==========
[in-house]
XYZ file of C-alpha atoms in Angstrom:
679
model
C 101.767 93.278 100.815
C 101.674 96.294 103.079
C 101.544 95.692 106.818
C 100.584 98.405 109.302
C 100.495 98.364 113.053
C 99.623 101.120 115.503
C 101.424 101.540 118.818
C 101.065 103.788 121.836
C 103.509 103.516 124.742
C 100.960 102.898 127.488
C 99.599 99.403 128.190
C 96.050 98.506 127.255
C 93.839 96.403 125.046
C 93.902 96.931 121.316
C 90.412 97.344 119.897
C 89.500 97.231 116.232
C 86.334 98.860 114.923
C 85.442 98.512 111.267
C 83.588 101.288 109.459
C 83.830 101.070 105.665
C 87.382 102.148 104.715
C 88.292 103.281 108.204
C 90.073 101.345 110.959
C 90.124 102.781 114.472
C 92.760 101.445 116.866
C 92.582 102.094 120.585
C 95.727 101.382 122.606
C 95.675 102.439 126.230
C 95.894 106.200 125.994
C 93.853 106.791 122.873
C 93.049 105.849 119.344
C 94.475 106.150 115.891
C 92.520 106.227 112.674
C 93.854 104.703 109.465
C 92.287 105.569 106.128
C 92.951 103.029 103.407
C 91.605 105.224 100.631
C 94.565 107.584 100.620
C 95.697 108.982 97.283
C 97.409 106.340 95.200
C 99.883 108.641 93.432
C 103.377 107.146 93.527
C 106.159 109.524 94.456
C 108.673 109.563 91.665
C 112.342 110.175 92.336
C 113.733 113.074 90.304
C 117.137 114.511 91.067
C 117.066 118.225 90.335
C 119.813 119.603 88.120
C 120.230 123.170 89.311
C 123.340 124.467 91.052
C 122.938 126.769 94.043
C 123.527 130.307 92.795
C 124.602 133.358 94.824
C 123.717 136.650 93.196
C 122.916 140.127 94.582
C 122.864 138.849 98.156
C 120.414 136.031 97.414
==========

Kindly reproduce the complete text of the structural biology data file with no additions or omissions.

[in-house]
XYZ file of C-alpha atoms in Angstrom:
679
model
C 101.767 93.278 100.815
C 101.674 96.294 103.079
C 101.544 95.692 106.818
C 100.584 98.405 109.302
C 100.495 98.364 113.053
C 99.623 101.120 115.503
C 101.424 101.540 118.818
C 101.065 103.788 121.836
C 103.509 103.516 124.742
C 100.960 102.898 127.488
C 99.599 99.403 128.190
C 96.050 98.506 127.255
C 93.839 96.403 125.046
C 93.902 96.931 121.316
C 90.412 97.344 119.897
C 89.500 97.231 116.232
C 86.334 98.860 114.923
C 85.442 98.512 111.267
C 83.588 101.288 109.459
C 83.830 101.070 105.665
C 87.382 102.148 104.715
C 88.292 103.281 108.204
C 90.073 101.345 110.959
C 90.124 102.781 114.472
C 92.760 101.445 116.866
C 92.582 102.094 120.585
C 95.727 101.382 122.606
C 95.675 102.439 126.230
C 95.894 106.200 125.994
C 93.853 106.791 122.873
C 93.049 105.849 119.344
C 94.475 106.150 115.891
C 92.520 106.227 112.674
C 93.854 104.703 109.465
C 92.287 105.569 106.128
C 92.951 103.029 103.407
C 91.605 105.224 100.631
C 94.565 107.584 100.620
C 95.697 108.982 97.283
C 97.409 106.340 95.200
C 99.883 108.641 93.432
C 103.377 107.146 93.527
C 106.159 109.524 94.456
C 108.673 109.563 91.665
C 112.342 110.175 92.336
C 113.733 113.074 90.304
C 117.137 114.511 91.067
C 117.066 118.225 90.335
C 119.813 119.603 88.120
C 120.230 123.170 89.311
C 123.340 124.467 91.052
C 122.938 126.769 94.043
C 123.527 130.307 92.795
C 124.602 133.358 94.824
C 123.717 136.650 93.196
C 122.916 140.127 94.582
C 122.864 138.849 98.156
C 120.414 136.031 97.414